Monday, March 18, 2024

It's Monday! For the holidays and more!


        Visit Kellee and Ricki at UnleashingReaders and Jen at Teach Mentor Texts to see what they and others have been reading! Your TBR lists will grow! 
         Well, we've had the biggest snowstorm in years, and filled with moisture. Now, it's melting fast and spring in here tomorrow! I'm sharing some varied books this time, some important for varied issues and some for the littles for Easter. I have been so busy that I'm still reading Eggers' The Eyes & The Impossible, and started The Keeper of Hidden Books by Madeline Martin, about a young girl in occupied Poland in World War II.

I shared this sweet book last week for Poetry Friday. Go here if you'd like to read about it. It's a lovely book illustrating a Langston Hughes poem about spring. 

Thanks to Candlewick Press 
for this copy!
        It's the sequel to Daring Darleen, Queen of the Screen, as Victorine, whom everyone believes is missing, is going incognito as Bella Mae Goodwin, living with her friend, Darleen Darling, already a big star. If young readers love mysteries, this is another fun one, full of older Hollywood names, believable daring heroines, and adventure that's just a bit scary. 

       Gorgeous full-color illustrations by the Pumphrey brothers help Antwan Eady tell this story of a grandfather and his grandson and their farm stand, the last one when all the others shown beside theirs say "out of business. The young boy tells the story of helping harvest, then gathering the pumpkins and peppers, plums and eggs, and placing them in the sweetgrass baskets woven by his Granny. Week after week they go, until one day, Papa (his grandpa) is too tired, and the boy must take over. It's poetic and poignant, with a long author's note by Eady telling of the discrimination years ago by the FDA toward black and native farmers, the confiscation of their lands they had made fertile, and more. He writes: "I've taken heartbreak and turned it into a story about a boy and his grandfather who now have the last stand at a farmer's market in a community that can't afford to lose it." There's more from him to know, and a book to read and love.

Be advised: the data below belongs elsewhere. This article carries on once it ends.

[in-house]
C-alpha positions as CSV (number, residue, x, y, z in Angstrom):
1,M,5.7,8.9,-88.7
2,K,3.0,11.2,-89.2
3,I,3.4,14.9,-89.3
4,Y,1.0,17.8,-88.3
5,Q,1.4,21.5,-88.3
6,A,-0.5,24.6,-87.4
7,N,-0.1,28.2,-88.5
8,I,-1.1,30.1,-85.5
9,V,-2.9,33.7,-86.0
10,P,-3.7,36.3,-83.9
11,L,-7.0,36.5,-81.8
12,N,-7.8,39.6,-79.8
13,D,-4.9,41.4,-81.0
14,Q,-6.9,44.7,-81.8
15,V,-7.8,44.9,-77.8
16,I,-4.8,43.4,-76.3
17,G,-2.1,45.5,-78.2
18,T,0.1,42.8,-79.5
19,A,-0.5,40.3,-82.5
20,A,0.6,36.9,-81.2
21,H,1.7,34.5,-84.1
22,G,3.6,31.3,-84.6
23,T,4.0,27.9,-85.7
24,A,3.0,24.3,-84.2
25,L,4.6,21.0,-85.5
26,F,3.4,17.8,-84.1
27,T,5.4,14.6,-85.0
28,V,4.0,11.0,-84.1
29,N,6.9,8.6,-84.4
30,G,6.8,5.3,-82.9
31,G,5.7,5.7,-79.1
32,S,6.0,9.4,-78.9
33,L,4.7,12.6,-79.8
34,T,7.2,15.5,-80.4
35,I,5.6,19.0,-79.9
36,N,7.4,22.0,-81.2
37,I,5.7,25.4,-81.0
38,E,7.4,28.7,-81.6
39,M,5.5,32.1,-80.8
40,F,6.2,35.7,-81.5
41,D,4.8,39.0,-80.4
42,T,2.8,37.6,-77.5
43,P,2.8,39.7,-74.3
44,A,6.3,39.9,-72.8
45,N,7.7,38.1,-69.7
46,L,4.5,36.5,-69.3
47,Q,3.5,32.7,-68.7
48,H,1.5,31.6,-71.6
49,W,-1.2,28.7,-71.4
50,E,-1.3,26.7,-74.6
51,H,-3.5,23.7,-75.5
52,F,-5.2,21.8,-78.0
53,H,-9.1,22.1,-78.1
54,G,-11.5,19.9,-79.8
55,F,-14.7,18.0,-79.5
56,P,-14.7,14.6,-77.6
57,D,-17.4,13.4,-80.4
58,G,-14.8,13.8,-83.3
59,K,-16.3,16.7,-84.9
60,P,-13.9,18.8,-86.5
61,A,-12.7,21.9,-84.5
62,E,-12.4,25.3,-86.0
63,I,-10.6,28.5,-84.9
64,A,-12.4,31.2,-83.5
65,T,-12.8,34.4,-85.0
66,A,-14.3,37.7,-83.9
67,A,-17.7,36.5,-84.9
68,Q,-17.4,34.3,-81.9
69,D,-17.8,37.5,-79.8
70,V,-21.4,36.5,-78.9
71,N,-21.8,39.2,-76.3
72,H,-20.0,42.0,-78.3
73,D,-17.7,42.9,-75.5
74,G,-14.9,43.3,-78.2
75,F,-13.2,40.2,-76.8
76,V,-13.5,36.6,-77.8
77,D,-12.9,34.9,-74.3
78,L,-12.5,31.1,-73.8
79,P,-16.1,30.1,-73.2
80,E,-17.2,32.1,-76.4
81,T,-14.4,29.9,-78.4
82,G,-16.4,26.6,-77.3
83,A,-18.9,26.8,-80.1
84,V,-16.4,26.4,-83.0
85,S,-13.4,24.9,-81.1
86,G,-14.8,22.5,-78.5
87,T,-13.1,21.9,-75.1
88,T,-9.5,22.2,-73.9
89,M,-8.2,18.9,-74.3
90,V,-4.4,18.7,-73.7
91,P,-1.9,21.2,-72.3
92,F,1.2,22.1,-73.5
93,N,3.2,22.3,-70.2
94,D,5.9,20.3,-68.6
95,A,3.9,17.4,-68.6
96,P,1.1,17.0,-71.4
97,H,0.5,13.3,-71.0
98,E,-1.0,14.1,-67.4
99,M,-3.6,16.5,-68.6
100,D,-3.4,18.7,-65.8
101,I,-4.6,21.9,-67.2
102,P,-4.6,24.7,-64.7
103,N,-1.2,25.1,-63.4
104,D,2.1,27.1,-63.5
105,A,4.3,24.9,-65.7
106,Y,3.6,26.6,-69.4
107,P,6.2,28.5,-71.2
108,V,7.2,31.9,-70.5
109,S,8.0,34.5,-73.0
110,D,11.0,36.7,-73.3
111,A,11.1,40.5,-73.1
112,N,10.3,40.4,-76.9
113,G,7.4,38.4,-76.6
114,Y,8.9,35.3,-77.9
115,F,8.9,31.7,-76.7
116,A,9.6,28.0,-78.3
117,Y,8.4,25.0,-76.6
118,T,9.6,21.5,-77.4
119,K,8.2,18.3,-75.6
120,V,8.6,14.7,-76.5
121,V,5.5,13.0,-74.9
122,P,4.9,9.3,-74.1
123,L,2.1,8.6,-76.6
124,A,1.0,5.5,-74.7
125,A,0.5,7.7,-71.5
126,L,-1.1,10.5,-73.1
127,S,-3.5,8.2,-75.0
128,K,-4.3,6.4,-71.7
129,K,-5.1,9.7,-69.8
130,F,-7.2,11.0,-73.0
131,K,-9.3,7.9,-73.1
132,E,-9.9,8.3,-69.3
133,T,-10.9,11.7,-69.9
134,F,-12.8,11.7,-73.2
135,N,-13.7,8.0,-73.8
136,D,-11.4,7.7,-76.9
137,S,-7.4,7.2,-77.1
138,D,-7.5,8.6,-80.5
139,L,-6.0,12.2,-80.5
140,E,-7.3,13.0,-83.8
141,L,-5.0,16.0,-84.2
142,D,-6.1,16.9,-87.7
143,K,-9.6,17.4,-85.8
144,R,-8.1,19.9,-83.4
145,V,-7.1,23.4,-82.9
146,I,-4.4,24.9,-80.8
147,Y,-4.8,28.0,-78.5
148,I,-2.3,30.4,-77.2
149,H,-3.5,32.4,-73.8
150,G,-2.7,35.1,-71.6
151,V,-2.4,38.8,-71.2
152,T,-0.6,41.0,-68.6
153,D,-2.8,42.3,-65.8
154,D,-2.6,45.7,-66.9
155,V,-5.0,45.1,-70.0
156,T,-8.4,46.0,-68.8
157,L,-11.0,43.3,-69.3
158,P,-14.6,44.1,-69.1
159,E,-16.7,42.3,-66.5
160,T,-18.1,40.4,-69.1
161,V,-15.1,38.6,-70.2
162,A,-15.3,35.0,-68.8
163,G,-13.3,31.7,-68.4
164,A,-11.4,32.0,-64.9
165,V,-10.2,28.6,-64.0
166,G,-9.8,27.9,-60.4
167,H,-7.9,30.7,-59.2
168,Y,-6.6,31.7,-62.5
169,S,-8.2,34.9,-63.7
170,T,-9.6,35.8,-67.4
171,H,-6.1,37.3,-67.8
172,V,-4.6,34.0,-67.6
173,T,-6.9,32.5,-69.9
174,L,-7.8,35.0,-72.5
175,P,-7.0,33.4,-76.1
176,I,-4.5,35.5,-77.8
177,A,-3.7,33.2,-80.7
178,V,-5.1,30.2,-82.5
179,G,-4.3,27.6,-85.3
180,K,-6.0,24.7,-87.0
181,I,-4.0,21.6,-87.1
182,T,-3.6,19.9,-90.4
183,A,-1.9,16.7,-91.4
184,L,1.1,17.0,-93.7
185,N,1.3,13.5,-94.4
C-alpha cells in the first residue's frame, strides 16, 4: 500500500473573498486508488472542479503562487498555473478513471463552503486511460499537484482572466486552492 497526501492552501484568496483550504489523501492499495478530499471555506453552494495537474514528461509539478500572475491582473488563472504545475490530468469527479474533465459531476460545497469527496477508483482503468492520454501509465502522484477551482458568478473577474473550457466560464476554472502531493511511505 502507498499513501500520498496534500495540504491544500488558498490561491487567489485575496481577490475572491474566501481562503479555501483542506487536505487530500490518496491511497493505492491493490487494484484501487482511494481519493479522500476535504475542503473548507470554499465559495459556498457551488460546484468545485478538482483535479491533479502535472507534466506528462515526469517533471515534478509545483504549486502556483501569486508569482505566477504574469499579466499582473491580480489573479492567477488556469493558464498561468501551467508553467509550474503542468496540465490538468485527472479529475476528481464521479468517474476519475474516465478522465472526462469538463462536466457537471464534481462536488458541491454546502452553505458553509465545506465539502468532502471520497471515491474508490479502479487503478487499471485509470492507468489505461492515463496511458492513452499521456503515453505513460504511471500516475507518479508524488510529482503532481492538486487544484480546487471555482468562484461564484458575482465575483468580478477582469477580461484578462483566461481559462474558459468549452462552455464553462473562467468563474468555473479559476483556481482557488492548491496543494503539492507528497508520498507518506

It's wonderful to read another biography picture book that children will love and learn from, too. This is Aida Salazar's debut picture book. Jovita's wish is pictured below, wanting the 'freedom' her brothers had when wearing pants. She got her wish and went on to lead the fight for religious freedom long ago. The illustrations by Molly Mendoza (also her debut picture book) fill with celebration for Jovita's inspiring life, one of many women years ago who inspired others through their actions.

Thanks so much to Candlewick Press for these next four holiday books!
         Helen Yoon cleverly shows an argument between the rabbits and foxes on the cover. Is it an egg to be decorated or one to eat? Both groups take a stand; both believe the other side's idea is silly. Page by page, the argument continues until what seems to be a sleepy bear finds the perfect solution! As young readers watch the change, I wonder if they'll guess the compromise? It's a wonderfully fun book, a story, yes, of Easter! 

     In a cumulative tale, Ivan and Rachel Bass tell about little Puck, who seems to always be behind as Mamma and his sibling swim along to the lily pond. "Keep up, Duck!" quacks Mamma every time, but Puck manages to catch up in several creative ways! The illustrations are sunshine-filled, highlighting nature all around, people in swan boats, out riding bikes or skateboards, or walking dogs. It's a delightfully happy book!

        Jo Ham brings lots of laughs as she shares the mishaps of rabbit! "Oops!" It's one to "see" so you can predict, then see all those "Oops!" that happen. Brief text, funny pages, kids will love predicting!

          It's a board book! It's a lift-the-flap book, all for the youngest of children. It's brief, fun, and has a surprise at the end, with a small mirror. I imagine you can guess what if you answer the final question, "And where are you?" Here's a peek at one of the double spreads.
The flaps are made of soft felt.

Next! I have the new Ferris by Kate DiCamillo!


  1. The weather sounds wild where you are, Linda, with a huge snowstorm and then spring coming in fast to replace it! I'm glad you've been able to spend some time reading some lovely books. The Last Stand sounds incredibly beautiful—I hadn't thought about how discrimination against farmers of color might affect who gets to have a stand at the farmer's market, and this sounds like a wonderful book to tell that story. And all the Easter picture book picks are delightful as well! Thanks so much for the wonderful reviews, as always, and take care!

    1. Thanks, Max! Yes, The Last Stand is a beautifully told story! Those Easter books are delightful, so I hope you have some young ones in your life to share with. Have a great week!

  2. I love the art under the dustjacket for The Last Stand. I was so enthralled with the illustrations for Jovita when I read it.

    1. Thanks, Earl. The Pumphrey Brothers give us gorgeous illustrations every time, and those in the story of Jovita are also wonderful!

  3. Oooh, I can't wait to read Ferris. I look forward to hearing what you think about it!

    1. It's started great, Lisa. Hope to finish soon!


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